The answer to this question can be found in the words by Metropolitan Seraphim, already mentioned above. In his opinion, "the government's reception of Mr Francis is a major criminal mistake, as it is an act of intensification of a hybrid war organised by a neighbouring country (Turkey – Ed.), President Erdogan and the Sunni bloc against our country, the European continent and the cultural and religious European identity".

The metropolitan recalled that "Islam has expanded in two ways. The first was the so-called religious war (jihad), and the second was resettlement and population change through multiple births". It is this second way that "has been chosen by the Sunni bloc to occupy and Islamise the European continent", Vladyka believes.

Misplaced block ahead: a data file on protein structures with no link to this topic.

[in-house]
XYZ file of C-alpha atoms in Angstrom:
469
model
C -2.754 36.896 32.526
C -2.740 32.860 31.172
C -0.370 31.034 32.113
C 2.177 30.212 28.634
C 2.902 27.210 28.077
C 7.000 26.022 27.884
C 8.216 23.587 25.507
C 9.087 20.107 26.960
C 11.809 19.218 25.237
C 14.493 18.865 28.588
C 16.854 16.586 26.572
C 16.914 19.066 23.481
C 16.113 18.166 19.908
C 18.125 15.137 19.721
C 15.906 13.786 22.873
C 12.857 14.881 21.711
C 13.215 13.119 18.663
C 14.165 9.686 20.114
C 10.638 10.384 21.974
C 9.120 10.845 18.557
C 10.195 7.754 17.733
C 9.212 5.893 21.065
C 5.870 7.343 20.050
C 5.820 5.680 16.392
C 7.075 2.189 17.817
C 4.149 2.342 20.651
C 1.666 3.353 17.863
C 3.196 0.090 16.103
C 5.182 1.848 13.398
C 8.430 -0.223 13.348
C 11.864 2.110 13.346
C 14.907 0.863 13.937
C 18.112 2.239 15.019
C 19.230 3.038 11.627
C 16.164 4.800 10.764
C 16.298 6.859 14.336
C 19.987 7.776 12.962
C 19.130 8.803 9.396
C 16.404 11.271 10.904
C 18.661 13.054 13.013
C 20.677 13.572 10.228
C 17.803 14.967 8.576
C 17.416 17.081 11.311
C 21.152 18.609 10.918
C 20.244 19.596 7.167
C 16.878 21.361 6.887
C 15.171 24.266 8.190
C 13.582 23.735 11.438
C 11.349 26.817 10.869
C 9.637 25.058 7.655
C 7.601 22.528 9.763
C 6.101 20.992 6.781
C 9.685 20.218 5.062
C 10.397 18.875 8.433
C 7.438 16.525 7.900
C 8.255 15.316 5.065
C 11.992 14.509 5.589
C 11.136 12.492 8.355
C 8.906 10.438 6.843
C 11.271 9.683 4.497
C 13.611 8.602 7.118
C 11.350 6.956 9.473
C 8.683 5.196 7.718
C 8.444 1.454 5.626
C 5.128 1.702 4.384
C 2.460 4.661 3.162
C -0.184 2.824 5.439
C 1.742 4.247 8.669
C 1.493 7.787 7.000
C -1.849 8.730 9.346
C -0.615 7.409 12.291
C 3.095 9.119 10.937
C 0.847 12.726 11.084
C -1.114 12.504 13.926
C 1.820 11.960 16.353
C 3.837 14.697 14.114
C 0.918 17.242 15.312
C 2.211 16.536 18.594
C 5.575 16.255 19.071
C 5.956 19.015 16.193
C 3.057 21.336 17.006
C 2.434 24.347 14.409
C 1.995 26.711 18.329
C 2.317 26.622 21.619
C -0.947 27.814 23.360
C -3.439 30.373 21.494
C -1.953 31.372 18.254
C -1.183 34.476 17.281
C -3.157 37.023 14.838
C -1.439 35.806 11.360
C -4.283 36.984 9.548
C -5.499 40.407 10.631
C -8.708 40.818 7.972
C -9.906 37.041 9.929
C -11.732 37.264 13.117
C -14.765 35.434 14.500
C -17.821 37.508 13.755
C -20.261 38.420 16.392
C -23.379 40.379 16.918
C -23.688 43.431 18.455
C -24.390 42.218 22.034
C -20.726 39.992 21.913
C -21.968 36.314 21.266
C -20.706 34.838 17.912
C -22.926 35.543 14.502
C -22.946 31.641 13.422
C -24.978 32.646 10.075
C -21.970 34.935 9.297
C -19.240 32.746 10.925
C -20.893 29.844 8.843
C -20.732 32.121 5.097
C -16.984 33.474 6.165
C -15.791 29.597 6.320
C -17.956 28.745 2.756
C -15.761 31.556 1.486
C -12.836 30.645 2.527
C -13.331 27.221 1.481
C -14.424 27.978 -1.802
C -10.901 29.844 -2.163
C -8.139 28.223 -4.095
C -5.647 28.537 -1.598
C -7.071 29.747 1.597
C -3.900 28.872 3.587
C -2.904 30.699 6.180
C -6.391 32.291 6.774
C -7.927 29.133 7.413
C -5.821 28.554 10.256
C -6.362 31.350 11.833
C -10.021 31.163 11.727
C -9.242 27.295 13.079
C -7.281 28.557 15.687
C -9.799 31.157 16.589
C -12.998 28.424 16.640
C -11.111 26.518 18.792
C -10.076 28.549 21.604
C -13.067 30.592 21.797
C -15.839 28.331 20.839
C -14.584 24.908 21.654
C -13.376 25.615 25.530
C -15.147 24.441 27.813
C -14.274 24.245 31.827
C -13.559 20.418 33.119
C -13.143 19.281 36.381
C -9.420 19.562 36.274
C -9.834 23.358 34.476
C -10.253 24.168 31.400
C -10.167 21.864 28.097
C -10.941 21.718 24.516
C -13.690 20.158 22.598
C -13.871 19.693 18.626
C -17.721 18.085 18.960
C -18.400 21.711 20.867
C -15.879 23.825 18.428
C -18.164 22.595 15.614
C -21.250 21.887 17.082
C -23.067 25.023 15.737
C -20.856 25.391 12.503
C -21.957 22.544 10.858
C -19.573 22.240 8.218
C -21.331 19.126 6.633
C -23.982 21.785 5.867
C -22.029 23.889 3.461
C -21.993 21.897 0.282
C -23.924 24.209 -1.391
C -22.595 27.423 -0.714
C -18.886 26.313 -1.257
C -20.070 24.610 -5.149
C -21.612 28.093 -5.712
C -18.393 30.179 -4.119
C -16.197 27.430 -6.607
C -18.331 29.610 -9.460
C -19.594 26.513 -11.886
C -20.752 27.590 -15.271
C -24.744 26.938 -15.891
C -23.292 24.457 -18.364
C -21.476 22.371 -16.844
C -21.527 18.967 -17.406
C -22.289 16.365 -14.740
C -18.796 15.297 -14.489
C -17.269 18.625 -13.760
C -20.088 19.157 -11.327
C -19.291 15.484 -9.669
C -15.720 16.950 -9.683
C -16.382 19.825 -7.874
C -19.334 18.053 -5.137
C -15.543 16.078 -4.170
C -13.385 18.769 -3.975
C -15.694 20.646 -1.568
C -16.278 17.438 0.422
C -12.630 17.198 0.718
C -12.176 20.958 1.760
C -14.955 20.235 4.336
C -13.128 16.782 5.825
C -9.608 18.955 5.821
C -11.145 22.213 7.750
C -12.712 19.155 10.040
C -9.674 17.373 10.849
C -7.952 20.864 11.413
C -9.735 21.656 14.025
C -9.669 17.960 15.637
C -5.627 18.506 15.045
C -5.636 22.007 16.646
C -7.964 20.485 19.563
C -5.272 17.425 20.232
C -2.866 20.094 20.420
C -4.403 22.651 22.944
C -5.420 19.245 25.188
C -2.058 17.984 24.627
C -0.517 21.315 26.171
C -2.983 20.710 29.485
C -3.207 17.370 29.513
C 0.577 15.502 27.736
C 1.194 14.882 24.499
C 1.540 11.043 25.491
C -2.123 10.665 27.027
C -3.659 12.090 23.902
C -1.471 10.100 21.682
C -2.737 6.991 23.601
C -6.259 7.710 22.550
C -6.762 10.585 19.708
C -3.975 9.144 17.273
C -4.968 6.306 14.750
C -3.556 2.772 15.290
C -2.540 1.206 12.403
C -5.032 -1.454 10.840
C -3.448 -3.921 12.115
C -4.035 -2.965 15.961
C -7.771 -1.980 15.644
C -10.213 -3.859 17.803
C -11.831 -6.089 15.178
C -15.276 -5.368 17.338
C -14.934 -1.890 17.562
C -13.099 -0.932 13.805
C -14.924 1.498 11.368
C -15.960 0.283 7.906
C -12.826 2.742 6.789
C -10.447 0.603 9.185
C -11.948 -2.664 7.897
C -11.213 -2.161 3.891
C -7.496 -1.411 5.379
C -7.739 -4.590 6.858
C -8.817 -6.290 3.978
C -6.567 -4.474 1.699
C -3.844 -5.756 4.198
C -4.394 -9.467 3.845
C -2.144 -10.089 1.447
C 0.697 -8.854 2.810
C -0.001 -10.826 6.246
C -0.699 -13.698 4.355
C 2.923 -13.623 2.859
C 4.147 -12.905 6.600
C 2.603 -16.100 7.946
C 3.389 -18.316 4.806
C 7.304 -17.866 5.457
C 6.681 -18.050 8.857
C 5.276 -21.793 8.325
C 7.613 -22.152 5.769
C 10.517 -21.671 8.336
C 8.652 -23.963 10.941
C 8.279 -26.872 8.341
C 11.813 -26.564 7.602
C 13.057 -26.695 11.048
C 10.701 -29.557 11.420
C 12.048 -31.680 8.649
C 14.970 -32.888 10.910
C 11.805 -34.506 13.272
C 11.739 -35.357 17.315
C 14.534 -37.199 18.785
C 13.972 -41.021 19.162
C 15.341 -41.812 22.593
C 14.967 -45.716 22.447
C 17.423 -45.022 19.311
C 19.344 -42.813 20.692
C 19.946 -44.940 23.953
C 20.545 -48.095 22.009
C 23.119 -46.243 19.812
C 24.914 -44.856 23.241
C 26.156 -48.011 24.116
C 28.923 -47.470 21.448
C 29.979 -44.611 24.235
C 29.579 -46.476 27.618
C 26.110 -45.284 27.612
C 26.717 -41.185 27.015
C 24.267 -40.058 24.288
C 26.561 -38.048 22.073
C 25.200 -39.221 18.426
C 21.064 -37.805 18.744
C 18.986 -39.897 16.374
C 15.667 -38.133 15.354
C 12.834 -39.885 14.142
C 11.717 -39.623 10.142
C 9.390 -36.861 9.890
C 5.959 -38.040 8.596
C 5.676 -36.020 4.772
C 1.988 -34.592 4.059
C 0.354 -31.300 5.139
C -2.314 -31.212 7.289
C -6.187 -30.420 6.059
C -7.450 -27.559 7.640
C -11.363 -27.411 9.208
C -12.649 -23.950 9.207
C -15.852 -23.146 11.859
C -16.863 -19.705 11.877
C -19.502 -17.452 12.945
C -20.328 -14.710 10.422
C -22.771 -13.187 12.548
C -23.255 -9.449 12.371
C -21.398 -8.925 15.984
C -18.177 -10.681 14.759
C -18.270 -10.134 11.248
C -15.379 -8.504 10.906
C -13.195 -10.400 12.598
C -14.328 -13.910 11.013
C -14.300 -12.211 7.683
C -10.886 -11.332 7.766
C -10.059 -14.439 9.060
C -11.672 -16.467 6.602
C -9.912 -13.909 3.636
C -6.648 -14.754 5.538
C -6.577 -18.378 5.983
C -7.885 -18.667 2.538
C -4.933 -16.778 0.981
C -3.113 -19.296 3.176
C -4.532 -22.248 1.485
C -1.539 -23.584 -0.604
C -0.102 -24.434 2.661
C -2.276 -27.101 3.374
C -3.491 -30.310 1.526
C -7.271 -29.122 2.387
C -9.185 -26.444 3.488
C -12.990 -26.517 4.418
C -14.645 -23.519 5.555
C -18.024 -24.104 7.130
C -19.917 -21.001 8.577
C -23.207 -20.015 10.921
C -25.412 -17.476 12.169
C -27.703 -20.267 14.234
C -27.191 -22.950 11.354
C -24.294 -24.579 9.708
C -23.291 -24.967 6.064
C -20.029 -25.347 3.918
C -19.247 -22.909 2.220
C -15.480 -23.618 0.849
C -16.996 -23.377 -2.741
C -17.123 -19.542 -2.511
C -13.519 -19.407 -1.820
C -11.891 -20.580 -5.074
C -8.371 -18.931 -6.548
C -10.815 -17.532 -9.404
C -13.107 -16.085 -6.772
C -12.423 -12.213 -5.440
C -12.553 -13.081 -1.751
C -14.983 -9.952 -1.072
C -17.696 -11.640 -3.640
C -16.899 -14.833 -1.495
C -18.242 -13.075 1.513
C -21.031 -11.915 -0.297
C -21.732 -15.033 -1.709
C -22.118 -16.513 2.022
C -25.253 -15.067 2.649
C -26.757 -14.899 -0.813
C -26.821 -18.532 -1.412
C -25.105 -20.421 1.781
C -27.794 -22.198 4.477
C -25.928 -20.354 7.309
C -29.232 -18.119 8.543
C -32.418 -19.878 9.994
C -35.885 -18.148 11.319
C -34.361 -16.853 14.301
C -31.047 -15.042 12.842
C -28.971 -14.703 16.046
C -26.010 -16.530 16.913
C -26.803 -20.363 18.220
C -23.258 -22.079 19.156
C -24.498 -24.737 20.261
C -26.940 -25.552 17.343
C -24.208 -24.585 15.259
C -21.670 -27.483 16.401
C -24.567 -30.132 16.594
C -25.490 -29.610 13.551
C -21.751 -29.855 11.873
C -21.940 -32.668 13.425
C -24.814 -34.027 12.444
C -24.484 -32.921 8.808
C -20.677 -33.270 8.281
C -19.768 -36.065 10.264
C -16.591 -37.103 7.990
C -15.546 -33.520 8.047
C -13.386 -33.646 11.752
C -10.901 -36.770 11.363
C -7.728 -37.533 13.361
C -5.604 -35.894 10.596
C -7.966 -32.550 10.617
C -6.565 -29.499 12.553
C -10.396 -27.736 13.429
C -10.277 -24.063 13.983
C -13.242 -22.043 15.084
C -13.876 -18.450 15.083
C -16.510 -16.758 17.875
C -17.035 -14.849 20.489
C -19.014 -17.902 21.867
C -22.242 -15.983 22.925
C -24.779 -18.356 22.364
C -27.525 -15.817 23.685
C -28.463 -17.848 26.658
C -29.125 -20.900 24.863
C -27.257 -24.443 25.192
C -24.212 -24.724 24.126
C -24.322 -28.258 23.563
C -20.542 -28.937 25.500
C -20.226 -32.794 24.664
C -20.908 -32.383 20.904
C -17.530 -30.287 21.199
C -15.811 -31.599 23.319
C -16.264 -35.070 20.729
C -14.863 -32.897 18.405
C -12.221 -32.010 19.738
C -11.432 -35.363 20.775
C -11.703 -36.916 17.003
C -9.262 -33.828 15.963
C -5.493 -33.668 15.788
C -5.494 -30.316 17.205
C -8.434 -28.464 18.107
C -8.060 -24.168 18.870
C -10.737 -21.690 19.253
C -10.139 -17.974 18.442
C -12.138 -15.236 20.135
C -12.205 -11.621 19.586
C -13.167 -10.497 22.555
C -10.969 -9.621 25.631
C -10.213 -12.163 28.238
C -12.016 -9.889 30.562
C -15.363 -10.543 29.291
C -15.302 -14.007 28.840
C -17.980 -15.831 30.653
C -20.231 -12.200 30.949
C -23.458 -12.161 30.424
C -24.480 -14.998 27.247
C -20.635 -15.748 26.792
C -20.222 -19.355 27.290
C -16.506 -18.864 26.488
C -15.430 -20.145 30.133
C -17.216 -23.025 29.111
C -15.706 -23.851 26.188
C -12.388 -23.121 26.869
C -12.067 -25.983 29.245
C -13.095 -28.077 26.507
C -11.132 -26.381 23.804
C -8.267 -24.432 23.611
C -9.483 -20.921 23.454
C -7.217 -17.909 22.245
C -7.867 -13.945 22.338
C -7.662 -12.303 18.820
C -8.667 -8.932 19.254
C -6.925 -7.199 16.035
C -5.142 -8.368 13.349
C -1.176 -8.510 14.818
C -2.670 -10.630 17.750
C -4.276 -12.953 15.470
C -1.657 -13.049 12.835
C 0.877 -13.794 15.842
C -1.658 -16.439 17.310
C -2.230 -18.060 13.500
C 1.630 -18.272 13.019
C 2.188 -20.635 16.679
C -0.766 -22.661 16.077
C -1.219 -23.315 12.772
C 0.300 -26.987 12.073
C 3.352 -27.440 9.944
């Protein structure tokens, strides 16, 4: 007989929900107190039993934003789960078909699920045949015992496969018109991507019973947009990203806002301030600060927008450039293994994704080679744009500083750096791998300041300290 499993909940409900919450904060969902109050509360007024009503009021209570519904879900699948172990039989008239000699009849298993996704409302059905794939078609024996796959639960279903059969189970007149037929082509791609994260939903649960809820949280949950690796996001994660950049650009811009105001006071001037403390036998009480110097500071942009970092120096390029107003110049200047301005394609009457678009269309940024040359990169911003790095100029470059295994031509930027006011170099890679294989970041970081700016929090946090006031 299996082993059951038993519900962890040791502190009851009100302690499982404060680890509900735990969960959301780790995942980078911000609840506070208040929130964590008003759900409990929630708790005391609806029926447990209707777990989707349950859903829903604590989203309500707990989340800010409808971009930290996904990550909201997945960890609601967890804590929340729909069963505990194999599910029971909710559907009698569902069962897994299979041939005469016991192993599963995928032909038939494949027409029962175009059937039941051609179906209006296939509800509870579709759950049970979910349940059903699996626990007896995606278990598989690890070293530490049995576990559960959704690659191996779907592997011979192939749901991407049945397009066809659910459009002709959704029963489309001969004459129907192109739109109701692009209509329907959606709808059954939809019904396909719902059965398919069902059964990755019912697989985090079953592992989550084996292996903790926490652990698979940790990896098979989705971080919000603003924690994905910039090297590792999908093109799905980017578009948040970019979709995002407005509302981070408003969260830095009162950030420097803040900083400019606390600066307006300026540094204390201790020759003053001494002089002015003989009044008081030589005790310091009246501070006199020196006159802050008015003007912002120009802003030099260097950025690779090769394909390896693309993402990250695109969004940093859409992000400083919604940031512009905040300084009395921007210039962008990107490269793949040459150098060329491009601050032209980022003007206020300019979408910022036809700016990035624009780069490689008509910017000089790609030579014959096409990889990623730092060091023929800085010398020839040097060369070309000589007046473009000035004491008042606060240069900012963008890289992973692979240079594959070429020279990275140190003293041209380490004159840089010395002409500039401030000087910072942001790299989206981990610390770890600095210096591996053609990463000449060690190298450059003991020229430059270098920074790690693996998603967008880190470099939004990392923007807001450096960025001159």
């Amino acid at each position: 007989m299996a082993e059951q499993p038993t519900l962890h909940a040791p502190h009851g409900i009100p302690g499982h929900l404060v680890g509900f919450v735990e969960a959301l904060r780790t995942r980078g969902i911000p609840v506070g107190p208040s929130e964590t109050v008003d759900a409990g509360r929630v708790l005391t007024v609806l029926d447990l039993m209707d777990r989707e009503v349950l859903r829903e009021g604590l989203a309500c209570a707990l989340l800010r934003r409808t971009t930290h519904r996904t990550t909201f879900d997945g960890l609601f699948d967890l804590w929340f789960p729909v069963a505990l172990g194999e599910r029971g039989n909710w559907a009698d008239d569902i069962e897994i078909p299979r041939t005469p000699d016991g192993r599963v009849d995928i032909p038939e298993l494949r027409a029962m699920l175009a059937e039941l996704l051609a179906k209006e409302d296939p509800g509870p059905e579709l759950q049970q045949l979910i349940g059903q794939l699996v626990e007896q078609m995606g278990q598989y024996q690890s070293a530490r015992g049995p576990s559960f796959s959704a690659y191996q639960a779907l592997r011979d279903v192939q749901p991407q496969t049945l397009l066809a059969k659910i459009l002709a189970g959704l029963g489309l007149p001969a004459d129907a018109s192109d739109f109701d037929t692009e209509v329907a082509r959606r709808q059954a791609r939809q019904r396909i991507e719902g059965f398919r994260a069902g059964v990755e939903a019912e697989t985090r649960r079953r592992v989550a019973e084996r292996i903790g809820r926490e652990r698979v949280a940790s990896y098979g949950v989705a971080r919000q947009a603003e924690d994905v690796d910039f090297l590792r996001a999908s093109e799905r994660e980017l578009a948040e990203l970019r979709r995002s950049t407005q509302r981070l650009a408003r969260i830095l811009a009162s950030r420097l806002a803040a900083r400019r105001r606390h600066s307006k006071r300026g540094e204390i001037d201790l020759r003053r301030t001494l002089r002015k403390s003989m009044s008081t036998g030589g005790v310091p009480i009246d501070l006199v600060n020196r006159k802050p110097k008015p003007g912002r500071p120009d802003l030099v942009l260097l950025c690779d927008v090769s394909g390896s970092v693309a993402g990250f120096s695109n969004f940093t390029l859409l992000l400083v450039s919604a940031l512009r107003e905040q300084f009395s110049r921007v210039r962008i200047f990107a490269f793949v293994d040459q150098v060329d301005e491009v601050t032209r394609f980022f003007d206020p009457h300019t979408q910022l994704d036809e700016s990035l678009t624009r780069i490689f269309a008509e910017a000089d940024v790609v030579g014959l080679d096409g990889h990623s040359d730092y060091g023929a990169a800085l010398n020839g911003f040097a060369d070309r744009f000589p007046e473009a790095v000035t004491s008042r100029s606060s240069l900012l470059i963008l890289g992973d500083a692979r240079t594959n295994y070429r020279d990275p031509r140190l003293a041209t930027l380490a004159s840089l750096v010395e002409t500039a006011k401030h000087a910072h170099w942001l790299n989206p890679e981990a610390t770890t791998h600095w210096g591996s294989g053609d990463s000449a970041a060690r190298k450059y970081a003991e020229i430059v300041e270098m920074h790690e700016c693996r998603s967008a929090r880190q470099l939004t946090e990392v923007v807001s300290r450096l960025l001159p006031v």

He stresses that "billions are being spent to achieve this goal through journalistic articles, shadow NGOs because it is obvious that the Muslim population moving 'for a better life' can easily be routed to Saudi Arabia, which can accommodate 3,000,000 people, and to the Persian Gulf countries".

In this situation, the Pope plays the role of an undertaker of Christian and European civilisation, the herald of a new human identity and perhaps a new syncretic faith that will unite Islam, Christianity and the cult of earth worship (hence the struggle for ecology). Be that as it may, the Pope's interest in migrants, and especially in Greece accepting as many of them as possible, is most likely motivated at least by a desire to weaken or reduce Orthodox influence in that country. Why? For the same reason – a quicker and more painless unification with the Phanar. And here, there is no doubt, all means are good for both the Vatican and the Phanar, which will be the subject of our next article.